Go ahead and scroll down to Section 15 and read over the officer’s notes.

They read as follows.

Several items on this report are not applicable. I have checked those items in order to eliminate them from this review.

The following are the items that were not checked and the reasoning.

1.3 - The entry doors into units D, G and L no longer have the originally installed metal framing. It appears to have been removed and these doors are now vulnerable to manipulation from outside of the door.

1.7 - Local public safety officials have not been provided with emergency access codes to the vehicle gate. It’s recommended for emergency codes to be created for local police, EMS and fire. The departments will place this code on file so that their dispatcher can provide it to them in the event of an emergency.

4.2 - The swinging vehicle access gates are easily breached by unauthorized visitors. Unauthorized visitors are frequently observed tailgating an authorized vehicle into the complex. Residents should be encouraged to report instances of tailgating.

5.7 - Each building stairwell has a ladder that leads from the top landing to the roof of the building. The ladder is accessible to unauthorized persons and the roof cover padlock is easily cut. This is the only barrier to direct access to each unit’s expensive HVAC units. Retractable ladders would discourage these intrusions.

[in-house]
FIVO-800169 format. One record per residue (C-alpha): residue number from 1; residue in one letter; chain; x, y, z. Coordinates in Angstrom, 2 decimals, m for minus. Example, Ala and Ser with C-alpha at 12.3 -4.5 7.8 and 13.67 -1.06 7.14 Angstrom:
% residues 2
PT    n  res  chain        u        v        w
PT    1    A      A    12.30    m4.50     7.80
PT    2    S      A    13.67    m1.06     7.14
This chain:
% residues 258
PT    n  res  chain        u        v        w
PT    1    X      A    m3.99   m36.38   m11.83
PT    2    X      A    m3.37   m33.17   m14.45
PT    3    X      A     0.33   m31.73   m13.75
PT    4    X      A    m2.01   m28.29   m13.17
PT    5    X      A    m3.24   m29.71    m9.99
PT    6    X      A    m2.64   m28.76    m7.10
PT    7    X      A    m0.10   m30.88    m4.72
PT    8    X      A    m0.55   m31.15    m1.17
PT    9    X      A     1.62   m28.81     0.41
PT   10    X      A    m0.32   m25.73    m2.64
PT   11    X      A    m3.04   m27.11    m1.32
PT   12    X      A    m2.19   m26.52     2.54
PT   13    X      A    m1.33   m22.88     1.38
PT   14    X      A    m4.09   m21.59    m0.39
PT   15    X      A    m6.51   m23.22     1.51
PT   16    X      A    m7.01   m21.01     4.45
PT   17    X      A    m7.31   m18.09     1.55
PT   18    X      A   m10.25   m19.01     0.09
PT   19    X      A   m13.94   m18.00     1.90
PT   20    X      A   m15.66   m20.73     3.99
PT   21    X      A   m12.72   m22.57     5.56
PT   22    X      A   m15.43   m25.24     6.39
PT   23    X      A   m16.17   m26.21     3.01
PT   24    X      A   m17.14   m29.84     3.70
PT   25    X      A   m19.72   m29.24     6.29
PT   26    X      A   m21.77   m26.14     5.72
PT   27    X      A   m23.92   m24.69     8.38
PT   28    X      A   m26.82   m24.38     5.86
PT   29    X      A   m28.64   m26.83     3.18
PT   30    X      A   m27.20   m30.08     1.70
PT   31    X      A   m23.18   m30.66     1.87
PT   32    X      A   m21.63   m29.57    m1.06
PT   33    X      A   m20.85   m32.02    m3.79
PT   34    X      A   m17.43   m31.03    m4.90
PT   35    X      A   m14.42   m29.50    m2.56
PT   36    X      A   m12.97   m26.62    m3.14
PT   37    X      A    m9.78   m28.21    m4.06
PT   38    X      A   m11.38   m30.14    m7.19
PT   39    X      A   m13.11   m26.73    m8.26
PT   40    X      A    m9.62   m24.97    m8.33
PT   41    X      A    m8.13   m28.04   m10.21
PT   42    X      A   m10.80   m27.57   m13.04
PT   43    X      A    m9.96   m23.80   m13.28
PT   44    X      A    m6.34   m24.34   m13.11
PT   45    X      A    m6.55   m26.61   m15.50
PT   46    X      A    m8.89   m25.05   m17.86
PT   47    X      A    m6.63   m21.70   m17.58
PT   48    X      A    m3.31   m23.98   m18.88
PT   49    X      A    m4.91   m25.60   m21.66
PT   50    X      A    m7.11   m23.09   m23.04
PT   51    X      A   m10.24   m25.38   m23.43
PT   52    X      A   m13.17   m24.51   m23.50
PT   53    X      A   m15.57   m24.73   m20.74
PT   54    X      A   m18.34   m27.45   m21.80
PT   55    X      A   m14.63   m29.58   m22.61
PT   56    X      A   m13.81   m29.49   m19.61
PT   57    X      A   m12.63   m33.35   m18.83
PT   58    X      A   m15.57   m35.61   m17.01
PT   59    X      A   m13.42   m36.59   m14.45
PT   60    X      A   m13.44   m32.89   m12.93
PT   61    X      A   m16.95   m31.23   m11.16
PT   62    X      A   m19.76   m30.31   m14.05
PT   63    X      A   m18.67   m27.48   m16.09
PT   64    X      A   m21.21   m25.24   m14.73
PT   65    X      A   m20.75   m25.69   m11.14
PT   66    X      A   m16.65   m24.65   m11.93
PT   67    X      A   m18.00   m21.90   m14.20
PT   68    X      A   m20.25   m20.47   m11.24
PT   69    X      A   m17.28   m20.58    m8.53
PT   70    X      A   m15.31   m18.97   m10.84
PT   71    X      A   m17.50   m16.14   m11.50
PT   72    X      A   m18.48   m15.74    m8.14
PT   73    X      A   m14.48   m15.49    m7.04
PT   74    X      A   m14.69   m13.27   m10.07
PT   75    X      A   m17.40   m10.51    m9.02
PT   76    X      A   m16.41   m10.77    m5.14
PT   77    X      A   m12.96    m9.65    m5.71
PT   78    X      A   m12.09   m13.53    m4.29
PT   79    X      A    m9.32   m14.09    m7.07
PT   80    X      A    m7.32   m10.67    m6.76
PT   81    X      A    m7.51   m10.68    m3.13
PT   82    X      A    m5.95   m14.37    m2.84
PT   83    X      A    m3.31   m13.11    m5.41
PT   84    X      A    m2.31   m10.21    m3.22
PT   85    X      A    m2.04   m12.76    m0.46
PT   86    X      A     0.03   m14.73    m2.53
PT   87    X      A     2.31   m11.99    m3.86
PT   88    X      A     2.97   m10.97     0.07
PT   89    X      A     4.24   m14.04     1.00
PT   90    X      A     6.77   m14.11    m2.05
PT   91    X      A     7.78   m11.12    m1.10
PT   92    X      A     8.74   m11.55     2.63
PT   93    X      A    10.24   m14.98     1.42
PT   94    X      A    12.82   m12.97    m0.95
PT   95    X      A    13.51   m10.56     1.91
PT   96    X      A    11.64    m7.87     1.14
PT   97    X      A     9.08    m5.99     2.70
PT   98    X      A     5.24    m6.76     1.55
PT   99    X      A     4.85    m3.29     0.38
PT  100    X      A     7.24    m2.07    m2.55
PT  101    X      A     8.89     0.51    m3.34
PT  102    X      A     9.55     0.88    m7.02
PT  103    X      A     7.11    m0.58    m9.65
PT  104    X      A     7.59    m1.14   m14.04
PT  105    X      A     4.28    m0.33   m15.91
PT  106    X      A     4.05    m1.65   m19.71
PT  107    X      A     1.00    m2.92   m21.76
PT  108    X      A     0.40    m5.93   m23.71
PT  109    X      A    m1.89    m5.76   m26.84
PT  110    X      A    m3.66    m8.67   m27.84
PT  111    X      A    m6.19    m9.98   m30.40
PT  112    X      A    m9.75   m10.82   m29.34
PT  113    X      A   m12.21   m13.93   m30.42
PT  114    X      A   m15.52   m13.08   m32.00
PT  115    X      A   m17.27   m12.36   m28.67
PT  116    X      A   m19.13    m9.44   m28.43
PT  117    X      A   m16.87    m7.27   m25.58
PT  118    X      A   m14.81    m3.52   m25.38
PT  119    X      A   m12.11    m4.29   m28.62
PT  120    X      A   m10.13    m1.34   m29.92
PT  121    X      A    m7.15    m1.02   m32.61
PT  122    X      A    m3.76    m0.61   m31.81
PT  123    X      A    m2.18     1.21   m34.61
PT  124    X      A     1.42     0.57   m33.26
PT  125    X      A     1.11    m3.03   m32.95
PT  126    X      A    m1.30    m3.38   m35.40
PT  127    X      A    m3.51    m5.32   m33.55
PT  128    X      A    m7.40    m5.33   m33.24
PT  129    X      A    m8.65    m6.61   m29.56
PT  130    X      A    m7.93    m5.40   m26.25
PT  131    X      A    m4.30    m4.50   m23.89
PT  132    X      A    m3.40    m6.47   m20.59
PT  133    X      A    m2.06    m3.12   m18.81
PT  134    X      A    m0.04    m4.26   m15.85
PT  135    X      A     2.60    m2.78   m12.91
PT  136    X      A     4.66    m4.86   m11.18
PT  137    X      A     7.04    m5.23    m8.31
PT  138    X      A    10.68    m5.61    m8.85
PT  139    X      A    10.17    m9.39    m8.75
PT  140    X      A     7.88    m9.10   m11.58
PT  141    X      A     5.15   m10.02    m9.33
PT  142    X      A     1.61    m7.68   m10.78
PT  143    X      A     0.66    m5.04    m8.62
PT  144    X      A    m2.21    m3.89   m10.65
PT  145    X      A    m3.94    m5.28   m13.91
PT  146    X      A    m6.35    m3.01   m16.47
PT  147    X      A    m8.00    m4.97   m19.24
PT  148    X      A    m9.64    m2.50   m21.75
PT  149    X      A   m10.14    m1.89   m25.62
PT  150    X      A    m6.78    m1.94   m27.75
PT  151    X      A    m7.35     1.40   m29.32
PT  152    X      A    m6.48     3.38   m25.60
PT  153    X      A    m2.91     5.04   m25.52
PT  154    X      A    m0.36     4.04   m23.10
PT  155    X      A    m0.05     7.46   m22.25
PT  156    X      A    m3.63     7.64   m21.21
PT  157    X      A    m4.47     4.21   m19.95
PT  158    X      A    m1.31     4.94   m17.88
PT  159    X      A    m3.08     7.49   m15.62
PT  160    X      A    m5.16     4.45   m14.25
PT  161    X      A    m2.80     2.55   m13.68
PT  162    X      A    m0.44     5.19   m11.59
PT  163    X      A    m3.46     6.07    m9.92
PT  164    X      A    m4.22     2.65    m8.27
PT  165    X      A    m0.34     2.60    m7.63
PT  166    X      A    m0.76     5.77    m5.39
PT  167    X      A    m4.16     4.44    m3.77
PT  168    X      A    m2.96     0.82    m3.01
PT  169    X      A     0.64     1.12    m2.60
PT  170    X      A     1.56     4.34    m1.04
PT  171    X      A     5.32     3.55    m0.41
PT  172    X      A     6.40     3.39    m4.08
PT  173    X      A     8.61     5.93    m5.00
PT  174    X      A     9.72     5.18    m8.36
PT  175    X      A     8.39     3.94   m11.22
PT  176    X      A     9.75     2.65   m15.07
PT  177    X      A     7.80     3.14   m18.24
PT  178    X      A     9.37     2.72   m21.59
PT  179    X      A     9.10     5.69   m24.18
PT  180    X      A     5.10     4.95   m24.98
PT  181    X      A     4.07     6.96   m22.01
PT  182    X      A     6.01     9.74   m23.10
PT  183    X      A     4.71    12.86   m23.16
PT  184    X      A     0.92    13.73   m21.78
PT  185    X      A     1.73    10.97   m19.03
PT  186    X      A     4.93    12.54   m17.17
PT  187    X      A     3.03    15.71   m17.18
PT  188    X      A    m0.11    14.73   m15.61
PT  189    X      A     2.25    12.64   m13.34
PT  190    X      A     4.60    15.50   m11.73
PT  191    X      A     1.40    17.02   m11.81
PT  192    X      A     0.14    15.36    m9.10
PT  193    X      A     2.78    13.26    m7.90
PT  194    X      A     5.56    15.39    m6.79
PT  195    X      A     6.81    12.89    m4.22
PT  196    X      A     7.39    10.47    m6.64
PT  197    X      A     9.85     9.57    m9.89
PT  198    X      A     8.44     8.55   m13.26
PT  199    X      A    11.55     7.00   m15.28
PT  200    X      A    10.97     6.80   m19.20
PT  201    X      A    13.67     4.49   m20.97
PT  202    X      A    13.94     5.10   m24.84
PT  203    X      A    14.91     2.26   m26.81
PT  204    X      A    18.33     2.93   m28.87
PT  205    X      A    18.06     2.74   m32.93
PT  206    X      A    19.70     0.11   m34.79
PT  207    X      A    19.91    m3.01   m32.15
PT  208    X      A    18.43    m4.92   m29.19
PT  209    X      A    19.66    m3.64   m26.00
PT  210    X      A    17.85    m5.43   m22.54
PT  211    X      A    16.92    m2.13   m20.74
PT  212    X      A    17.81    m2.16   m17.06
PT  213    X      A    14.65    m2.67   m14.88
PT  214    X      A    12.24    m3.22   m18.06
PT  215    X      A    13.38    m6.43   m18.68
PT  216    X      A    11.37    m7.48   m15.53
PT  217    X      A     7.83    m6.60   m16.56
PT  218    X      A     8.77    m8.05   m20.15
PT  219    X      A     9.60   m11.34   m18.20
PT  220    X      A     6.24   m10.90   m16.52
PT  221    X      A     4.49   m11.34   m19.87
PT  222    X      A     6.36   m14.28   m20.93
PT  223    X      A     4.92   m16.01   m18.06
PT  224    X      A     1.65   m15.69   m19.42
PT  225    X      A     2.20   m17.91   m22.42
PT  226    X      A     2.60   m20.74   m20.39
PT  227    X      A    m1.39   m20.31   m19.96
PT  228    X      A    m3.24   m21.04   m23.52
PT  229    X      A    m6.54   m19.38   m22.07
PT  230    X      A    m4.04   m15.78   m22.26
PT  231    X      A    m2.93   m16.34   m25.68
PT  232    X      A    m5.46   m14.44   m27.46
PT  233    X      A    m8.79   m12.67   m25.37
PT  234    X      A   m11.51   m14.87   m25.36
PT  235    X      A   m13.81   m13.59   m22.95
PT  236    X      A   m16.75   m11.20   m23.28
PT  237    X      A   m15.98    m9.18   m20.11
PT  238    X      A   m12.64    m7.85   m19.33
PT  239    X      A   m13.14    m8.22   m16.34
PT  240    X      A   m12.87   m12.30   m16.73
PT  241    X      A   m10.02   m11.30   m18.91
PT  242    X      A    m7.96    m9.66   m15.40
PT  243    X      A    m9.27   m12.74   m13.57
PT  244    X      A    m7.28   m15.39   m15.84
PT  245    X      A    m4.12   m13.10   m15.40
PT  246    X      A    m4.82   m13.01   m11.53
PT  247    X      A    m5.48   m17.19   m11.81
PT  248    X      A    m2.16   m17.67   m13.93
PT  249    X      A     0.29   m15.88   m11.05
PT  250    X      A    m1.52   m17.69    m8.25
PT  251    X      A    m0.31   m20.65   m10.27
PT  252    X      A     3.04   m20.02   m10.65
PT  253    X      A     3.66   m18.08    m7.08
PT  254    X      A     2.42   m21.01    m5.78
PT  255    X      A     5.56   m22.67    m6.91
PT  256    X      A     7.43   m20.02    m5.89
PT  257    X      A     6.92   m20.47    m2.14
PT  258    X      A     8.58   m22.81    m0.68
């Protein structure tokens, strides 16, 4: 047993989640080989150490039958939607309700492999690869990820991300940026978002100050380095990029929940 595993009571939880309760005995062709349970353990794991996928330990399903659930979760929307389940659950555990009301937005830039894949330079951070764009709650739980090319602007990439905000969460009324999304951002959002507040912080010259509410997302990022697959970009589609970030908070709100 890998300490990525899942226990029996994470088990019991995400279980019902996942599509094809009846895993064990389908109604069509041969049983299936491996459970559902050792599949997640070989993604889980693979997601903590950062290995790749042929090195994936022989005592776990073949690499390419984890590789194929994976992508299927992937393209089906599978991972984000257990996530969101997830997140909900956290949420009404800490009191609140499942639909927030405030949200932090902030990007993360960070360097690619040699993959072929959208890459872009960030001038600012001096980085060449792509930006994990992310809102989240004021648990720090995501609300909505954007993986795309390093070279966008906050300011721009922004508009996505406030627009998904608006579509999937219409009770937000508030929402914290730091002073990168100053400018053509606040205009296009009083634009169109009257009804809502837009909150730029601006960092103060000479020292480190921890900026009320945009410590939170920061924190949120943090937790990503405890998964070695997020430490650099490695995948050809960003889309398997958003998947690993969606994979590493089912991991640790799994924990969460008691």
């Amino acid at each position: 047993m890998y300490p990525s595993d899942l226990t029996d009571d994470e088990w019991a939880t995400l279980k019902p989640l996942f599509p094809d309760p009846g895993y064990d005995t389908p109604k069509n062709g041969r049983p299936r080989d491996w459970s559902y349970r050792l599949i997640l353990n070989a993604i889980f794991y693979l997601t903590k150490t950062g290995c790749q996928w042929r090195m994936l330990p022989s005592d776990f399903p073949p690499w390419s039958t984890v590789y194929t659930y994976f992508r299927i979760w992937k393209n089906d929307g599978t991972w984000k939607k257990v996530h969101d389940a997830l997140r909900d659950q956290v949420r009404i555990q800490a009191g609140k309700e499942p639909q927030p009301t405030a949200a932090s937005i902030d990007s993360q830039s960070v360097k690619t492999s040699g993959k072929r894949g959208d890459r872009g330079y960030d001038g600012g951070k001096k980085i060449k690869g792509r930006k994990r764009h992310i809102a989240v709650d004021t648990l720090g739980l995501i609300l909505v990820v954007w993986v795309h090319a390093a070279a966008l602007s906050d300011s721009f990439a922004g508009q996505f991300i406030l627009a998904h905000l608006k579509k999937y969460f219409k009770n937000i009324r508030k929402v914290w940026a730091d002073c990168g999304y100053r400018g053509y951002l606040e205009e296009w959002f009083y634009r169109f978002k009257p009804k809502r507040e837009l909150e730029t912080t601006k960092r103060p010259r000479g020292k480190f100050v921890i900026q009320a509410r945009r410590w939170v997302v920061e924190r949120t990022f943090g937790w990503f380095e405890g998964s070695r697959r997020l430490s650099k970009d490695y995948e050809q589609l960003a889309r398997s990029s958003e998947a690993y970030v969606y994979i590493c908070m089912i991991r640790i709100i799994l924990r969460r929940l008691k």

6.2 - The interior lighting is in place, so this item is checked, however several of the lights have burnt out and need replaced.

9.7 - Towing signs do not cite the municipal ordinance that allows for the towing of unauthorized vehicles. I have attached the pertinent ordinance to this survey.

12.2 - Video analytics are not in use at this complex. The cost of this technology continues to decline and a list of vendors has been attached to this survey.